Magazine article American Cinematographer

Cinema Workshop

Magazine article American Cinematographer

Cinema Workshop

Article excerpt


Over the past few years, it has become more and more common to hear lhe term "noise reduction" mentioned by professional recordists. Almost every professional recording studio employs some form of signal processing to reduce noise, and even consumer items, such as hi-fidelity cassette decks, almost exclusively employ Dolby B circuitry. Brand names such as "dbx" and Dolby have become household words, and recently dbx has introduced two models of noise reduction units designed specifically for the Nagra SL and Nagra 4.2 respectively. The reasons for this current popularity are not as simple as the term "noise reduction" may suggest.

Each application has a different purpose for such circuitry, and, moreover, these circuits do more than just reduce noise. Any discussion of noise reduction must begin with the concept of "dynamic range". Cinematographers should be familiar with this concept as it is identical to the latitude or luminance ratio of a film stock. Most film stocks have a luminance ratio of 6 or 7 stops. This is in essence a "window" - only objects within this range will be recorded on the film. All objects brighter than this range will be burned out and have no detail, and all objects below this range will be black and indistinguishable on the film. By changing ASA or "T" stop, this "window" can be moved up or down to favor lighter or darker objects; but the width of the "window", the 6 or 7 stops it can distinguish, remains constant. This is the "dynamic range" of the film.

Magnetic recording tape is identical in this concept. The upper end is limited by tape saturation. Once the signal exceeds this level, it will be distorted. On the lower end, the tape recording process has a residual noise level usually referred to as "tape hiss". A signal must be substantially above this inherent noise to be useable.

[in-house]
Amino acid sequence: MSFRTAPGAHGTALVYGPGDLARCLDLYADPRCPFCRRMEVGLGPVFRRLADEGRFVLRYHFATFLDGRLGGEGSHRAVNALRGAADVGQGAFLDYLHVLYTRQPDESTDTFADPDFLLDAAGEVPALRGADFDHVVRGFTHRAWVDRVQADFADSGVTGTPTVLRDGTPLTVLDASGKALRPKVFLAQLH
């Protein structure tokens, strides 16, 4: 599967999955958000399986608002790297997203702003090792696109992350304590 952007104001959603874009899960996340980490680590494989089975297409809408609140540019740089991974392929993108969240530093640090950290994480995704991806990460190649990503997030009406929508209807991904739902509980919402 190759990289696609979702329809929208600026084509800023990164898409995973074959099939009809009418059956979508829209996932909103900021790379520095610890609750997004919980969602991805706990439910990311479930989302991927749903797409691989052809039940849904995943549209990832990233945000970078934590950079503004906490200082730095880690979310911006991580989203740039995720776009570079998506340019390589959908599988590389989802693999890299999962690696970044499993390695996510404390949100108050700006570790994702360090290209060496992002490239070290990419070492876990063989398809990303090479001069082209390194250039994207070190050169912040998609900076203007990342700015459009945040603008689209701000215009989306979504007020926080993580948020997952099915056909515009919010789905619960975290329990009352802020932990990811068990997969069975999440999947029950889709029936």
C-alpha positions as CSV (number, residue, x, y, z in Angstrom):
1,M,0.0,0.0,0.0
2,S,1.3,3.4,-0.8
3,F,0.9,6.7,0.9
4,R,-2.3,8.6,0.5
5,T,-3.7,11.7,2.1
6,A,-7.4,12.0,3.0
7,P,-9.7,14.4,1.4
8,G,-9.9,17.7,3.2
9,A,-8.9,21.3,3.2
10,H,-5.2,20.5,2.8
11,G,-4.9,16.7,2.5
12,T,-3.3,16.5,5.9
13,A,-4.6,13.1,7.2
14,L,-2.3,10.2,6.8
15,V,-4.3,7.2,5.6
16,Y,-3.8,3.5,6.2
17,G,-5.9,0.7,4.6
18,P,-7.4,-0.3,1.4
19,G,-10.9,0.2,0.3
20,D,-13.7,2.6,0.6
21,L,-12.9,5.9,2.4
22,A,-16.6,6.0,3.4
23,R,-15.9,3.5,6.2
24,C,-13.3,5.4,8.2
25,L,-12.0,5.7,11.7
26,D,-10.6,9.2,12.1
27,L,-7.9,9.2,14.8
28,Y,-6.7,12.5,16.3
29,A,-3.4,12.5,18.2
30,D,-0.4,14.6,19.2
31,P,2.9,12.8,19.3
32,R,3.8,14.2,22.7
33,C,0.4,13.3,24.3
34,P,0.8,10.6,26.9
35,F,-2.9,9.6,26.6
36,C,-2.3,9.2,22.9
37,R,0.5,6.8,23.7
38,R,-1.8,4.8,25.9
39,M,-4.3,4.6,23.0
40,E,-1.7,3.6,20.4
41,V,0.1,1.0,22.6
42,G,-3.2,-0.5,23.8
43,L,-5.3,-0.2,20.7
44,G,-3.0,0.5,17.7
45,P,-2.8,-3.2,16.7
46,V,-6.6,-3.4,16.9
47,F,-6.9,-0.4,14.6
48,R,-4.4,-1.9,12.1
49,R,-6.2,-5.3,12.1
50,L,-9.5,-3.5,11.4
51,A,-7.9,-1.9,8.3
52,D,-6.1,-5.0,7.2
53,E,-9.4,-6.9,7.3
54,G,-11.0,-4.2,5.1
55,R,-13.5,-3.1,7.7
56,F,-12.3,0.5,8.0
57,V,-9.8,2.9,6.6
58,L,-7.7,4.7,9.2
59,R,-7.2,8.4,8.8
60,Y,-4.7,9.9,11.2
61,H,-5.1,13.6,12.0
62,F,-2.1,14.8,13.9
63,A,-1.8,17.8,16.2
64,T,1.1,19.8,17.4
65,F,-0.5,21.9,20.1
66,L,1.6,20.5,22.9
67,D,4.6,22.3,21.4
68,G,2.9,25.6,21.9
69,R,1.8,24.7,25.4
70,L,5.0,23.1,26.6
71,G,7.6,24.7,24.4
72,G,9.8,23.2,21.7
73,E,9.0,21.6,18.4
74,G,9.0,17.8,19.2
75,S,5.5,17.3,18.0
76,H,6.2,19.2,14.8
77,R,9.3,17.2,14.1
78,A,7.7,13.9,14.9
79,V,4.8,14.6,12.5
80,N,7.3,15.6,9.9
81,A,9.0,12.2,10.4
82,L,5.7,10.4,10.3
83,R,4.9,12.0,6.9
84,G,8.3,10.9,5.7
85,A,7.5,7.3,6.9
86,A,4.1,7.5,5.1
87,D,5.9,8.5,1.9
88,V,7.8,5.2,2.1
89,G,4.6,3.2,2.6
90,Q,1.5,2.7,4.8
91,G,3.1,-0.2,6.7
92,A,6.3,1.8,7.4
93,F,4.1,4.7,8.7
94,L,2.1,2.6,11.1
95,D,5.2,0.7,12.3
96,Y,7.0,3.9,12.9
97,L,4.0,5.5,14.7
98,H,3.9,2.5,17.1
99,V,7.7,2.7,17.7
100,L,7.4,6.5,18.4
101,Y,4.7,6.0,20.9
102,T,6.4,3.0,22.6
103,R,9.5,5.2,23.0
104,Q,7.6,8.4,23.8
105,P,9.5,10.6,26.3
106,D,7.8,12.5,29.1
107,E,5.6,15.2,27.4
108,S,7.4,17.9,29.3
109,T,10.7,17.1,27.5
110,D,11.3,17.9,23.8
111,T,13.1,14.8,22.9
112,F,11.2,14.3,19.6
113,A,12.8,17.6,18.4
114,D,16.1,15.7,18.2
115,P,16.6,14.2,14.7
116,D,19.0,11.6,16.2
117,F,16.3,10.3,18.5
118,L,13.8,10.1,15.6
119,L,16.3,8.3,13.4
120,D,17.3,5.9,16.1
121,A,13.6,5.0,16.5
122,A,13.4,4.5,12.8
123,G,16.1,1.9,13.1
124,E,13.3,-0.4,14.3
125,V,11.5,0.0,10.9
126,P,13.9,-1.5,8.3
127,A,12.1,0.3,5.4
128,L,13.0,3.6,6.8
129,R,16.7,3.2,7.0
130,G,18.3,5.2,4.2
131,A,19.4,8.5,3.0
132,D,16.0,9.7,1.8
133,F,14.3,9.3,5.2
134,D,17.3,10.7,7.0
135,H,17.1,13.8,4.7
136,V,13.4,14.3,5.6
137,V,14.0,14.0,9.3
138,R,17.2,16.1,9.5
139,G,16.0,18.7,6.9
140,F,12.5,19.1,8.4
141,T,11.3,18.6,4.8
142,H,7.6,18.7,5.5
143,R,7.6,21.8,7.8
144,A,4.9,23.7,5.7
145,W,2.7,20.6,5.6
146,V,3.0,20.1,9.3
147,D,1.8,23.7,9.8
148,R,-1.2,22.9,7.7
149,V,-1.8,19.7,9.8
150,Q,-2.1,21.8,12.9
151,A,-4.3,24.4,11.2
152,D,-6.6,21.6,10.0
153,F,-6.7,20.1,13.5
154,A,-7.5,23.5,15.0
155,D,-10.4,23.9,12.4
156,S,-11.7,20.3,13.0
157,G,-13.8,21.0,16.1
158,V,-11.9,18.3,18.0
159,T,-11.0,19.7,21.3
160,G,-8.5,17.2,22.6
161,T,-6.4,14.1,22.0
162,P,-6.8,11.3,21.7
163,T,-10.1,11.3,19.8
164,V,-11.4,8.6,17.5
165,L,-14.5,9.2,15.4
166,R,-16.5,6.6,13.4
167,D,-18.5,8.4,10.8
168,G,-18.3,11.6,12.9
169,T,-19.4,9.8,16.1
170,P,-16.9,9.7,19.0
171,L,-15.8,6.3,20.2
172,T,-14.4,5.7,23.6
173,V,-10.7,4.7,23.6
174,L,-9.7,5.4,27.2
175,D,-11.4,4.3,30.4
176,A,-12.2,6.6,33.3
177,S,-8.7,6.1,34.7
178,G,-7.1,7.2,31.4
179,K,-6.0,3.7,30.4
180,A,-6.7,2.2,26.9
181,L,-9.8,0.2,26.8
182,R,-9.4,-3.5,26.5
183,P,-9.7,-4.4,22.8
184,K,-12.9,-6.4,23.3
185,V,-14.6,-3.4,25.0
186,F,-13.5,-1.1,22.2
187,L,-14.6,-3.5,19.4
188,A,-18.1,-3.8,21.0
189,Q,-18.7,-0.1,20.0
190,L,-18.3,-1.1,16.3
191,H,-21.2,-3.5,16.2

Once again we have a "window" situation: a ceiling of distortion and a floor of noise. The signal must be restricted to fit within these limits, the dynamic range of the tape.

The cinematographer is always confronting the problem of "dynamic range". Quite often a scene exceeds the luminance ratio of the film, and reflectors and fill light must be employed to bring up the low end or compress the range of the scene to that of the film. The same problem exists with sound recording.

Figure 1 represents a typical situation. The subject being recorded might be a symphony orchestra. This is an extreme situation where the difference between a flute solo and a fortissimo of the entire orchestra can be on the order of 100 dB. The problem is the tape has a range of only 50 dB. The recordist can set the level to favor either the loud or soft portions, but the range remains at 5OdB. From Figure 1, it can be seen that the loud peaks will be clipped off, causing considerable distortion and the softest passages will be totally lost in the residual noise. In addition, the reproduced signal will only have a range of 50 dB between the loudest and softest passages, hardly the equivalent of the original 100 dB.

Like the cinematographer, the recordist would like to employ some means of reducing the dynamic range of his subject so that it will fit within the limits of his tape. Moreover, even if the subject had had a range of 50 dB, the softest passages would still be so close to the residual noise, that this noise would be quite prominent during playback. …

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